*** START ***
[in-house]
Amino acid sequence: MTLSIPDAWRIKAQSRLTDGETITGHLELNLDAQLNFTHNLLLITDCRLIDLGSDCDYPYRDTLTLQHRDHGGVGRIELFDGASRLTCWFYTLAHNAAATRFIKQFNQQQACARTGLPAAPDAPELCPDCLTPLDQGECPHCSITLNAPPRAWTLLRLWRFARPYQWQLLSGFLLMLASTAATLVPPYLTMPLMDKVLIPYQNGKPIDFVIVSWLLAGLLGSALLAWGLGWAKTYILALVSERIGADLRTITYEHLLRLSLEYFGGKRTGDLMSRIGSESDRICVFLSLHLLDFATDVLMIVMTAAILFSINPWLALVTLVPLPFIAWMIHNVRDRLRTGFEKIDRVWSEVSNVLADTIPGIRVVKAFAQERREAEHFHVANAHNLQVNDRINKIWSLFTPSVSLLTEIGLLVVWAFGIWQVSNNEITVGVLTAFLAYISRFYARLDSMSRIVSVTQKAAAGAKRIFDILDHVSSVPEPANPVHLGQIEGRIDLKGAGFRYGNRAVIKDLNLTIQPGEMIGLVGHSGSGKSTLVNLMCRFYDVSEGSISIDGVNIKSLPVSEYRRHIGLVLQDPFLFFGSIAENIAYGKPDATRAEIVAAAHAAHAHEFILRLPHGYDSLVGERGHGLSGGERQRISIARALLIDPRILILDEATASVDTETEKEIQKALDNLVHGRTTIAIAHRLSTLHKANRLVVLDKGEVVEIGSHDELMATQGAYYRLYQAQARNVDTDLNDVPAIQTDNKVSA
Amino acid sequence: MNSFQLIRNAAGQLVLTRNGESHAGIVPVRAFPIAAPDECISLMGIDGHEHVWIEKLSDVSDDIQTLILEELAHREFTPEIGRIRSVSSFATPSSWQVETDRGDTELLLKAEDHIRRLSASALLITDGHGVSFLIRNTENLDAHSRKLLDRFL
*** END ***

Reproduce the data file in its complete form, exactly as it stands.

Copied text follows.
[in-house]
Amino acid sequence: MTLSIPDAWRIKAQSRLTDGETITGHLELNLDAQLNFTHNLLLITDCRLIDLGSDCDYPYRDTLTLQHRDHGGVGRIELFDGASRLTCWFYTLAHNAAATRFIKQFNQQQACARTGLPAAPDAPELCPDCLTPLDQGECPHCSITLNAPPRAWTLLRLWRFARPYQWQLLSGFLLMLASTAATLVPPYLTMPLMDKVLIPYQNGKPIDFVIVSWLLAGLLGSALLAWGLGWAKTYILALVSERIGADLRTITYEHLLRLSLEYFGGKRTGDLMSRIGSESDRICVFLSLHLLDFATDVLMIVMTAAILFSINPWLALVTLVPLPFIAWMIHNVRDRLRTGFEKIDRVWSEVSNVLADTIPGIRVVKAFAQERREAEHFHVANAHNLQVNDRINKIWSLFTPSVSLLTEIGLLVVWAFGIWQVSNNEITVGVLTAFLAYISRFYARLDSMSRIVSVTQKAAAGAKRIFDILDHVSSVPEPANPVHLGQIEGRIDLKGAGFRYGNRAVIKDLNLTIQPGEMIGLVGHSGSGKSTLVNLMCRFYDVSEGSISIDGVNIKSLPVSEYRRHIGLVLQDPFLFFGSIAENIAYGKPDATRAEIVAAAHAAHAHEFILRLPHGYDSLVGERGHGLSGGERQRISIARALLIDPRILILDEATASVDTETEKEIQKALDNLVHGRTTIAIAHRLSTLHKANRLVVLDKGEVVEIGSHDELMATQGAYYRLYQAQARNVDTDLNDVPAIQTDNKVSA
Amino acid sequence: MNSFQLIRNAAGQLVLTRNGESHAGIVPVRAFPIAAPDECISLMGIDGHEHVWIEKLSDVSDDIQTLILEELAHREFTPEIGRIRSVSSFATPSSWQVETDRGDTELLLKAEDHIRRLSASALLITDGHGVSFLIRNTENLDAHSRKLLDRFL